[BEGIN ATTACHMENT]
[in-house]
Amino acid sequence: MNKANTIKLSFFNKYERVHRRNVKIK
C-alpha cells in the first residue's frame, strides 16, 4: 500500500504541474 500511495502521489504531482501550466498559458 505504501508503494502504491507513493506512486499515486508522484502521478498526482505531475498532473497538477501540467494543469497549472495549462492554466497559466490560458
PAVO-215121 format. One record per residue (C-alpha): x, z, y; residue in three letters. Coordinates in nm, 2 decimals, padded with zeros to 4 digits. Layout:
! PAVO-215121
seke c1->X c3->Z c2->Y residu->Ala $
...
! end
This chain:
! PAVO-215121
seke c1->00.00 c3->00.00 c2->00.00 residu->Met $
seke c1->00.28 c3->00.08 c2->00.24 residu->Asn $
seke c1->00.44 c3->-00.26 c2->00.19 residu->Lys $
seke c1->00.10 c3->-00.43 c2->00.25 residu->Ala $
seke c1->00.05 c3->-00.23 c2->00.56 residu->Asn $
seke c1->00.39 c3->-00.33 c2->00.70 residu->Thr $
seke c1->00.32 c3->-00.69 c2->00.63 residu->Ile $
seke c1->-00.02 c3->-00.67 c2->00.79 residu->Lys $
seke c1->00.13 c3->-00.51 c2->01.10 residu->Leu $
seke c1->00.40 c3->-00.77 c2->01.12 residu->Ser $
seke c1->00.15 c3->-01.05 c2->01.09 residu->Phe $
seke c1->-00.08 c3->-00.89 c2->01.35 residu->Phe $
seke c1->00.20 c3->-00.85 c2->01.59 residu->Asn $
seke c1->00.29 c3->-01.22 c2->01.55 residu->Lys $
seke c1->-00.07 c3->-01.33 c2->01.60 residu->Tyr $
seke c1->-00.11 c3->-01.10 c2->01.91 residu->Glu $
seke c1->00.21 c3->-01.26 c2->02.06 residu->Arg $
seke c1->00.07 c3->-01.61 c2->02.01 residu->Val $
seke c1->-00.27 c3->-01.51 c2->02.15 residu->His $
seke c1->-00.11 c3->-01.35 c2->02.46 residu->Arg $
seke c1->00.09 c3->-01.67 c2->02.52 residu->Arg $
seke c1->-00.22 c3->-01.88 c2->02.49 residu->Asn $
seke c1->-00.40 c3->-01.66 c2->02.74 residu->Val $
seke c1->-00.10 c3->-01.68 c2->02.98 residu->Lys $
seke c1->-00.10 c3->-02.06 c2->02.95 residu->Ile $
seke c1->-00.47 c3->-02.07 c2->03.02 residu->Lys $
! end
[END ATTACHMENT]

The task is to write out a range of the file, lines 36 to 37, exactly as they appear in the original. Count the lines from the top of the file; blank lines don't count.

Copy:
seke c1->-00.47 c3->-02.07 c2->03.02 residu->Lys $
! end